SE: I think your use of the word "isolate" is very telling here. It's a strange property of film that even when we go to a movie theater, the connection between our mind and what is happening on screen is so strong that we tend to feel as though we are the only one there. Isn't it always an odd thing to momentarily take one's eyes off the screen and look at all of the other people around us and suddenly realize we are in a crowd of hundreds? Books, of course, can also isolate us—there's the classic image of a bookworm curled up at home with a great novel—but, at least to me, this is a very different sensation. Books take us into a world that remains tethered to the world we live in, whereas movies create their own reality and draw us into it. This is perhaps because when we read a book, it is incumbent upon us to imagine what the characters and their environment look like, so we are always drawing on our experiences to give shape to what we read; whereas a movie creates an alternate world and jacks us into it. I love movies for this very powerful quality of escapism and this ability to create strong images without relying on the viewer, but I think ultimately I prefer the possibility that literature possesses: to not give us new mental architecture but to find some way of creeping into what is already in our heads.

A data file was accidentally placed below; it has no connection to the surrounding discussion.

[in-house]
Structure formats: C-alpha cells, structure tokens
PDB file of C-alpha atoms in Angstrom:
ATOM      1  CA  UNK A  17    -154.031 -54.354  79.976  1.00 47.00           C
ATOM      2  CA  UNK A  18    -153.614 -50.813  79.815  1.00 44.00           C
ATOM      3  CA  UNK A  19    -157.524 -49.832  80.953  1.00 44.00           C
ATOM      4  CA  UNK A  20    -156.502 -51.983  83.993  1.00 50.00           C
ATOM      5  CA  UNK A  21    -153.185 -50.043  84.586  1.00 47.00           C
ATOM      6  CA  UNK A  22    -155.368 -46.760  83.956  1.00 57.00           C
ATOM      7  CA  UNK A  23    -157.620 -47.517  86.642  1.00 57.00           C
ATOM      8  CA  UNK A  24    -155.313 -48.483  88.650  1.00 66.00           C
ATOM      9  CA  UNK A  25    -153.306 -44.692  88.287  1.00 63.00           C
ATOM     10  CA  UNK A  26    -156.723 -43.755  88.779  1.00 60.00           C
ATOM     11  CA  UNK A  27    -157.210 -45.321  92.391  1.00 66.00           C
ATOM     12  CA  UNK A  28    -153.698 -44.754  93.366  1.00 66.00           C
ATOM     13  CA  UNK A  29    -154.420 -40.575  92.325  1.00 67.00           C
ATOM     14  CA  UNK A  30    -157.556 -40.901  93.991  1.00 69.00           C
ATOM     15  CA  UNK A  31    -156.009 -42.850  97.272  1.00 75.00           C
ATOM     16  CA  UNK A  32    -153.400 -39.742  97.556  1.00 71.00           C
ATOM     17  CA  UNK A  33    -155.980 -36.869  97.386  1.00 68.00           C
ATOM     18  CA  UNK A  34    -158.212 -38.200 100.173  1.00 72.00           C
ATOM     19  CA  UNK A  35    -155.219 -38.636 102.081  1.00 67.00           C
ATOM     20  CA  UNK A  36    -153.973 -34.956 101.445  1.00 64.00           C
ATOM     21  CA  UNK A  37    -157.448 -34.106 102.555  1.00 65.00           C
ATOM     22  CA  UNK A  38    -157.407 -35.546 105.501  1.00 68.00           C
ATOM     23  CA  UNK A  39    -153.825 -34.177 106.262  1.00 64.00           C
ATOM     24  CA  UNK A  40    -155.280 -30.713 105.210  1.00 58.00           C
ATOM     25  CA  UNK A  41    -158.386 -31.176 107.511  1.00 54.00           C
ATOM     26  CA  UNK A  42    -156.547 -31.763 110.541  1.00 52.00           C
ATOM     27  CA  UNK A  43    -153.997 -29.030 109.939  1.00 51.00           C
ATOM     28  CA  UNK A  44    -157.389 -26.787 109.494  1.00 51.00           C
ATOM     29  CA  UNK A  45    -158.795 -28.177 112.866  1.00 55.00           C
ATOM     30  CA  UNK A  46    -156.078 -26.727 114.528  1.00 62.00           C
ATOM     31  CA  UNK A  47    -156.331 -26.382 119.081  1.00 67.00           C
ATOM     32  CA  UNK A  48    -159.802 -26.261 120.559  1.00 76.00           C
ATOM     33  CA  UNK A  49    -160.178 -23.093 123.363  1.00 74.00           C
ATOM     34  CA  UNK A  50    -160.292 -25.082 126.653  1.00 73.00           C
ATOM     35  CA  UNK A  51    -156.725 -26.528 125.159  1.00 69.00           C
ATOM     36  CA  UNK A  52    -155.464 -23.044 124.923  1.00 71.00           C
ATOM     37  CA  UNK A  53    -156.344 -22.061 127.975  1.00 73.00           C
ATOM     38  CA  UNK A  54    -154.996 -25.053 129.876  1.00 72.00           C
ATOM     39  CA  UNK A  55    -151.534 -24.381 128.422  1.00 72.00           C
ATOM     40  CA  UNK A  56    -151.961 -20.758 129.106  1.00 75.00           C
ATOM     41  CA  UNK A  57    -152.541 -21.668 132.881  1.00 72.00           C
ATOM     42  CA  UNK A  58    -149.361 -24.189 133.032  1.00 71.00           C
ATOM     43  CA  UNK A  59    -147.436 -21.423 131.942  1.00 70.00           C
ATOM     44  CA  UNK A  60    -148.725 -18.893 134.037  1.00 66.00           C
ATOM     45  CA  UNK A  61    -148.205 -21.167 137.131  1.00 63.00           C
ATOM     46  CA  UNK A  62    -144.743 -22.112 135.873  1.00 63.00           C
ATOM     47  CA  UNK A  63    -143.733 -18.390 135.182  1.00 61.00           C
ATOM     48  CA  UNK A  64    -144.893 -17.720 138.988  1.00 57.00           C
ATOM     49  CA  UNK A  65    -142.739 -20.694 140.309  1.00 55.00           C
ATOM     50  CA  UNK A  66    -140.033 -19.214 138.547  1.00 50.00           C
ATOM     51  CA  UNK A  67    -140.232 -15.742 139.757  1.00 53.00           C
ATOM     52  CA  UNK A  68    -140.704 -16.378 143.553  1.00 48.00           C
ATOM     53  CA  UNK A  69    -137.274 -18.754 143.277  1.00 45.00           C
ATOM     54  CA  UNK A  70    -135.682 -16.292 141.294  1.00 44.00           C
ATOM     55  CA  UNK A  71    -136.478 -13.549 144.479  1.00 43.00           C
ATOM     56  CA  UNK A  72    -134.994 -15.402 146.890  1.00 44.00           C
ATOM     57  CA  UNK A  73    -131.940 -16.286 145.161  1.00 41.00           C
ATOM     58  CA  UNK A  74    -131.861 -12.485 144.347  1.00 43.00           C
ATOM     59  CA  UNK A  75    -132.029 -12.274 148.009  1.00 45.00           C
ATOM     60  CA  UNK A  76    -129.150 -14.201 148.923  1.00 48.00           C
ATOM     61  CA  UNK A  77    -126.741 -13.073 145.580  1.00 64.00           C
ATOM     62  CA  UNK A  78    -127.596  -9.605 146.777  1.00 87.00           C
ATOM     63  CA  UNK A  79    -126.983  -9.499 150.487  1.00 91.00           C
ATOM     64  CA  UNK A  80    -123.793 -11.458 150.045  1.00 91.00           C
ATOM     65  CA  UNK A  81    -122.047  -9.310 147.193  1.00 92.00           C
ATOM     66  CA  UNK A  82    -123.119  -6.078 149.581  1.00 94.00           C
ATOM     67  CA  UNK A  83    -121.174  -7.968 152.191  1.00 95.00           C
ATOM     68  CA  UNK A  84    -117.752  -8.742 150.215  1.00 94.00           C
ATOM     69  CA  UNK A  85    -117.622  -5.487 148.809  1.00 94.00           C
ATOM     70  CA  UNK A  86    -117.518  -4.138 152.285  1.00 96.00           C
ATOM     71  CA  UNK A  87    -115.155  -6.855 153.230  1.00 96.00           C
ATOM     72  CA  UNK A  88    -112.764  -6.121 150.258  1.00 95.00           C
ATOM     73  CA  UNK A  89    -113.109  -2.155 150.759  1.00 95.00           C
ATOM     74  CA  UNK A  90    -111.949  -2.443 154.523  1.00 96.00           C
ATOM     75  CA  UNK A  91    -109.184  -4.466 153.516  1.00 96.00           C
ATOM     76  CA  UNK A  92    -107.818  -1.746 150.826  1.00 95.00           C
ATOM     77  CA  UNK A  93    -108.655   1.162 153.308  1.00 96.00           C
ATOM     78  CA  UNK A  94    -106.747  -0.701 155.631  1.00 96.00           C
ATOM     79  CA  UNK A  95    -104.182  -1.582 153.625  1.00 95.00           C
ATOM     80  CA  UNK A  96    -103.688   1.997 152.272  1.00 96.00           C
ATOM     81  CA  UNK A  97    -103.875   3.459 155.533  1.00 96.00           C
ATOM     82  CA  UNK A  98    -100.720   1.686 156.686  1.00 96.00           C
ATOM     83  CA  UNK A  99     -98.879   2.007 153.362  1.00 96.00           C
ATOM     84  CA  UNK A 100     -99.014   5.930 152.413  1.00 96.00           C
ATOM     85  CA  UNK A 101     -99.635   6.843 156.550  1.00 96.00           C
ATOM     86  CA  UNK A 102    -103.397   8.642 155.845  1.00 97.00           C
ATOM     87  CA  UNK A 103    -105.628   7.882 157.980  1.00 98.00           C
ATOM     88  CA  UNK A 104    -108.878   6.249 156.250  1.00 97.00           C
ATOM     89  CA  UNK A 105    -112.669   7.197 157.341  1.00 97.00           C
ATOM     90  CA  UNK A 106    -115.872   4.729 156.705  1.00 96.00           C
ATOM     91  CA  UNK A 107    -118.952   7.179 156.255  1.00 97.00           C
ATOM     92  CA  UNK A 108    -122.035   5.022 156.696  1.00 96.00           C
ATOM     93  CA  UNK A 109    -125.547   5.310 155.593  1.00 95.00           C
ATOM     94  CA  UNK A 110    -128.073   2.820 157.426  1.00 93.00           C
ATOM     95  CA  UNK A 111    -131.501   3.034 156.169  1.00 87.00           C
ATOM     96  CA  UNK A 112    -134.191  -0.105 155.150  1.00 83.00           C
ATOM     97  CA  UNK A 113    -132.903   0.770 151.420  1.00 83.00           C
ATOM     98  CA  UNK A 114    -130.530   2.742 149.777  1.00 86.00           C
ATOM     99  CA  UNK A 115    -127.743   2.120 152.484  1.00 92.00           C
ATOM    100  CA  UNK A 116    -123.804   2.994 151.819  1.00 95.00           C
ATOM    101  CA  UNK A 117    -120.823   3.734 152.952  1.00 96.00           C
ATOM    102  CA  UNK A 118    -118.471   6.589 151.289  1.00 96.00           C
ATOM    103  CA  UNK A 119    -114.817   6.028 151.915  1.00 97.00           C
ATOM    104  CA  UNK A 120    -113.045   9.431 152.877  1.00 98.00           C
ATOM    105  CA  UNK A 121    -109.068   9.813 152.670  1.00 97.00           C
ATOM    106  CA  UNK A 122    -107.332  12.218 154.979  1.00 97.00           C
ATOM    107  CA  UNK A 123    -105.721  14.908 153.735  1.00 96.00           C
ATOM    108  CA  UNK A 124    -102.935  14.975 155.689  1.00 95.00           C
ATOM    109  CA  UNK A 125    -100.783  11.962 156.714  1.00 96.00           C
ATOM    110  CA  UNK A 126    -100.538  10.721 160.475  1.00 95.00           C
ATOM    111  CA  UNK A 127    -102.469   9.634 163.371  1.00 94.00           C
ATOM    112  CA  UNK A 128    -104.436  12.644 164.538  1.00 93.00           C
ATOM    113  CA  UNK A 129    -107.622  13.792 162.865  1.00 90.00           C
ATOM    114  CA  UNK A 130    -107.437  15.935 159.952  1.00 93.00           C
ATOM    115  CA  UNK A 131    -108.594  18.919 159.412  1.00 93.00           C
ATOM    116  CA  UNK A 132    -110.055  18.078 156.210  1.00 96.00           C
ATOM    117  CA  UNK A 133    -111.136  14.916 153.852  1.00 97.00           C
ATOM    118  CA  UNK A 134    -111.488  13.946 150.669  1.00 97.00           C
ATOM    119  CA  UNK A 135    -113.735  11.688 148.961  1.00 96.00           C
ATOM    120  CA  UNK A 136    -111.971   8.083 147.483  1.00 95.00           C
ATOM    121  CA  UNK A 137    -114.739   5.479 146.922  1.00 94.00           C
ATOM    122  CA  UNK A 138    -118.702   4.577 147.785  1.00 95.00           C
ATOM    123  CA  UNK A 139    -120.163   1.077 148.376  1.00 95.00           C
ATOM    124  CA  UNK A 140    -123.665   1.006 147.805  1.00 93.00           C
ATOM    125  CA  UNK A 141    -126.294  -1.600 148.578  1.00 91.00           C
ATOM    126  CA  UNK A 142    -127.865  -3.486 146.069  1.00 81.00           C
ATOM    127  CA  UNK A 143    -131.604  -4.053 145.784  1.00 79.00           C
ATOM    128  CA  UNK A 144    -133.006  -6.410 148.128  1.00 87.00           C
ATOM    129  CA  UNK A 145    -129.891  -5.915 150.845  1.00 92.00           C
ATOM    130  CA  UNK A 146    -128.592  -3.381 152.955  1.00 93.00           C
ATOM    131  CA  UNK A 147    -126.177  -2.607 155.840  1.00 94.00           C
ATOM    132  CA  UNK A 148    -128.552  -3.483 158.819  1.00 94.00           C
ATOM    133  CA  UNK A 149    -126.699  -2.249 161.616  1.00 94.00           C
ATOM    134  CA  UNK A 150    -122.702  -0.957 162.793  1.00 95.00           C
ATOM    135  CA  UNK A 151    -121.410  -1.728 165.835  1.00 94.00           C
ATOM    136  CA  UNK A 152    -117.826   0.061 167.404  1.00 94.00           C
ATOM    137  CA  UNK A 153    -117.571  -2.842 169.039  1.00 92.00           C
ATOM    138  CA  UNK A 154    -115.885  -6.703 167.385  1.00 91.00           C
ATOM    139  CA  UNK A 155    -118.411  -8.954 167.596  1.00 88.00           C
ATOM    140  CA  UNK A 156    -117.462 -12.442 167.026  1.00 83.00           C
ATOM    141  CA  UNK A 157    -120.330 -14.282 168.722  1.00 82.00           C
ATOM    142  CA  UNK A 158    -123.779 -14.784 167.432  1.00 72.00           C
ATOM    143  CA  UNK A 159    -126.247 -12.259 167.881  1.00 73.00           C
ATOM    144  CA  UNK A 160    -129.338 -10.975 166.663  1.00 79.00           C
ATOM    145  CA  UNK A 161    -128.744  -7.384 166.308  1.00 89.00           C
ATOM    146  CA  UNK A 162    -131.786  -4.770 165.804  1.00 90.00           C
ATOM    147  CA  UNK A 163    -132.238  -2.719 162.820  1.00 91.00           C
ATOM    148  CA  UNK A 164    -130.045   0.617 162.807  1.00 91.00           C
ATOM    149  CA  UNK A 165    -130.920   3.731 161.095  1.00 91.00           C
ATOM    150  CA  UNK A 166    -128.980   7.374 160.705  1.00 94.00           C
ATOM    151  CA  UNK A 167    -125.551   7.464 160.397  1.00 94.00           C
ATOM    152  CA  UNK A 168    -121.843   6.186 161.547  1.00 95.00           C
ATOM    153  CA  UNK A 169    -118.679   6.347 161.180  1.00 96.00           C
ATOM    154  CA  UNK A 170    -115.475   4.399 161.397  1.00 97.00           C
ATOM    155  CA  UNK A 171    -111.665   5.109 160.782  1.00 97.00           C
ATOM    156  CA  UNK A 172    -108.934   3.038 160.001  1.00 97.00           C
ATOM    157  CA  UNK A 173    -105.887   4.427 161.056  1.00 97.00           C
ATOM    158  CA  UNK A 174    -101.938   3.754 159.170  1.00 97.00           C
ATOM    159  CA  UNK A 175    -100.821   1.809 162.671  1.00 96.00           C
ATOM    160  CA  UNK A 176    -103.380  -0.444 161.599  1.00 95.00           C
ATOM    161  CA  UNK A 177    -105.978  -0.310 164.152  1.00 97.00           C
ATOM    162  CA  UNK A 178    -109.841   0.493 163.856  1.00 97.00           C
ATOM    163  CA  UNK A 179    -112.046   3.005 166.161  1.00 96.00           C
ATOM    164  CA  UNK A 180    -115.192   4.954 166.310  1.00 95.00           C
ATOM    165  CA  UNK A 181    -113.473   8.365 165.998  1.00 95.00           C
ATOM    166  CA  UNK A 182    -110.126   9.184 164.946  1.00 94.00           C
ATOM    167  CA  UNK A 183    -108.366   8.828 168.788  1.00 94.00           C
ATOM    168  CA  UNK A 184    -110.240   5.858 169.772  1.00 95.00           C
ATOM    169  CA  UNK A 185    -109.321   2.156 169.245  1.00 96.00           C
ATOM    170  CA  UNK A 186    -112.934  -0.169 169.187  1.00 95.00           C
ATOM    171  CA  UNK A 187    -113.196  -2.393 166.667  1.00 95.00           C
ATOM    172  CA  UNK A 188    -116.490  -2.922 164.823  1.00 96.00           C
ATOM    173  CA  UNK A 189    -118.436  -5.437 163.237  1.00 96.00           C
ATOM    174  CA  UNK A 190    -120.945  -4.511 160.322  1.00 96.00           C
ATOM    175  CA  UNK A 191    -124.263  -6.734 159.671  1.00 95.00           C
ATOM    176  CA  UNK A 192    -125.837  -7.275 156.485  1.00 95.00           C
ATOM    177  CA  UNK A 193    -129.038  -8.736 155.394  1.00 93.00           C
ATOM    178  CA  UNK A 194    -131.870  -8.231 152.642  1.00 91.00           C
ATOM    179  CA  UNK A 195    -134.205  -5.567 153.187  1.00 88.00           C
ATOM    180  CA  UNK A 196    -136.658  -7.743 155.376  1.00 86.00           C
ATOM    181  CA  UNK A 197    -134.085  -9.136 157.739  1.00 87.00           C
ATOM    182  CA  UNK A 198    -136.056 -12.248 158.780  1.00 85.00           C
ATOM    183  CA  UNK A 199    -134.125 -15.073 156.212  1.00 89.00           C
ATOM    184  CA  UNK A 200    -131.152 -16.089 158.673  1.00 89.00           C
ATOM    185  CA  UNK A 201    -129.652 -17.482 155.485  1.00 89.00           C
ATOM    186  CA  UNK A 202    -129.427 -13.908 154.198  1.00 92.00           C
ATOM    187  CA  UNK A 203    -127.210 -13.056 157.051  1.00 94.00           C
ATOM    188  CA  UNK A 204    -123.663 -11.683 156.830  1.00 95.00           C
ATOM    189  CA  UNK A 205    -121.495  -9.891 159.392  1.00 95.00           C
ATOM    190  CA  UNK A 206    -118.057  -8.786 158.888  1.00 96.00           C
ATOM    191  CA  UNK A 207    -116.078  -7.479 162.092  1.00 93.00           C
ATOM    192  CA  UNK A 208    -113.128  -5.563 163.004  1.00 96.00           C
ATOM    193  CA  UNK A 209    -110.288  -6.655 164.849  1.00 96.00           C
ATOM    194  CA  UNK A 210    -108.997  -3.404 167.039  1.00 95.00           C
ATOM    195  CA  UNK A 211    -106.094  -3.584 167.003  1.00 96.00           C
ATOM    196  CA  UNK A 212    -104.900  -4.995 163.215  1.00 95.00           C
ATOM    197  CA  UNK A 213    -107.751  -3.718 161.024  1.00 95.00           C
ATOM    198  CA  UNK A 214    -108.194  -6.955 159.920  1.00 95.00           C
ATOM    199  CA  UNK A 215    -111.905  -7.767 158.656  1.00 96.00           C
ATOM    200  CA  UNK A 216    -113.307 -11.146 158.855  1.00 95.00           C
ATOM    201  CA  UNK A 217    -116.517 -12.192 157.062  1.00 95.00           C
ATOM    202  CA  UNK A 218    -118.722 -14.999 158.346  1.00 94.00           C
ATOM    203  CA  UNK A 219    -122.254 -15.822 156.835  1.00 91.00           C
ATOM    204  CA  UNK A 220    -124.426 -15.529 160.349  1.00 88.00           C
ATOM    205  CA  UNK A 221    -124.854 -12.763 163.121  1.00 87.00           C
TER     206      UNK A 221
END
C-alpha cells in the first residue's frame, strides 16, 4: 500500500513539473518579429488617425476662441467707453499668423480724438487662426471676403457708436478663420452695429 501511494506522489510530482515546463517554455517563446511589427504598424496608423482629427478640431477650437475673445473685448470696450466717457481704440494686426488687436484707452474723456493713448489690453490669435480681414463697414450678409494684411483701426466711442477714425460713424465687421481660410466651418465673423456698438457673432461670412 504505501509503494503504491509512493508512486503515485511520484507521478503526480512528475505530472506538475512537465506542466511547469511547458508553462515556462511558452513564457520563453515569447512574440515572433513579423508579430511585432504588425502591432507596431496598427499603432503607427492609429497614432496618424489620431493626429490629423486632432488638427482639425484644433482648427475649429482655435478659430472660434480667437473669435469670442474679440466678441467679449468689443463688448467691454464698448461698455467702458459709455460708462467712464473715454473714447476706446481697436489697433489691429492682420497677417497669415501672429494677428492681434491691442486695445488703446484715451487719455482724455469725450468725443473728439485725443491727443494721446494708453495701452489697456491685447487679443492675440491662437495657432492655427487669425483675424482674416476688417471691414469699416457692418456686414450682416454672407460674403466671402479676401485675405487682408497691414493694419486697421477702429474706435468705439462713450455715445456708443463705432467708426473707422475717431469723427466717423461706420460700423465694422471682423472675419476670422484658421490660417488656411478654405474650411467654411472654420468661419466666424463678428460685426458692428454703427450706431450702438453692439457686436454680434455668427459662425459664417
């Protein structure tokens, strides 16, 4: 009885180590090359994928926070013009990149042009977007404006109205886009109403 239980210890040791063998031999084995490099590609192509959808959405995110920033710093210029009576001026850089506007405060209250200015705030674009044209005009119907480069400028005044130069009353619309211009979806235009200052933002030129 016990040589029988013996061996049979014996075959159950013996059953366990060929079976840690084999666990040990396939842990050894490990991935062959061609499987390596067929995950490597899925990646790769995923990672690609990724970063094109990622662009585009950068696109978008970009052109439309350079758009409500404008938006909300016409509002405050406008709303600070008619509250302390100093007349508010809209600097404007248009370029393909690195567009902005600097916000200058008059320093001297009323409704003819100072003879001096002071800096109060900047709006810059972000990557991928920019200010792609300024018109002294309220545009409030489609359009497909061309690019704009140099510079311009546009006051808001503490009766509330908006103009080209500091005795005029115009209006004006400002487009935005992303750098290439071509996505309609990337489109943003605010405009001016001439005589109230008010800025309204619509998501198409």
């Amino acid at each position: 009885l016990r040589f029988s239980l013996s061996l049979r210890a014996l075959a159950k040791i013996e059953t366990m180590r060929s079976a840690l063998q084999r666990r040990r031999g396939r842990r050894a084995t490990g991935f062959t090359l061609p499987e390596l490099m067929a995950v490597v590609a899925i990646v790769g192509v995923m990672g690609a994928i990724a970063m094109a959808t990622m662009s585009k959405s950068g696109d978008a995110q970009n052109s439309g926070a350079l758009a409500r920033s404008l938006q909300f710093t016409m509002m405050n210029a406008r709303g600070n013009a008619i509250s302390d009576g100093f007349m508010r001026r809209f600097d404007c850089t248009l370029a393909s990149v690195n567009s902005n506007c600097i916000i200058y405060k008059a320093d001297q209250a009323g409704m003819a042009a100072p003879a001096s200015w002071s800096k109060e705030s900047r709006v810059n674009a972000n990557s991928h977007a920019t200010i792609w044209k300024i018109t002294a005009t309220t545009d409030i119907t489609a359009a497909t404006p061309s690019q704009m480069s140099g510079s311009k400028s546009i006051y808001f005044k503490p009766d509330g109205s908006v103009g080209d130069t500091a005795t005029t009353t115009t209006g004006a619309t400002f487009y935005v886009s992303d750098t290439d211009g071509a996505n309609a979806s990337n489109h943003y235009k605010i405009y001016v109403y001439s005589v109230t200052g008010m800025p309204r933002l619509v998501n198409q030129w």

The Doubles Cover Image
$15.95
ISBN: 9781937865917
Availability: On Our Shelves Now
Published: Civil Coping Mechanisms - September 18th, 2017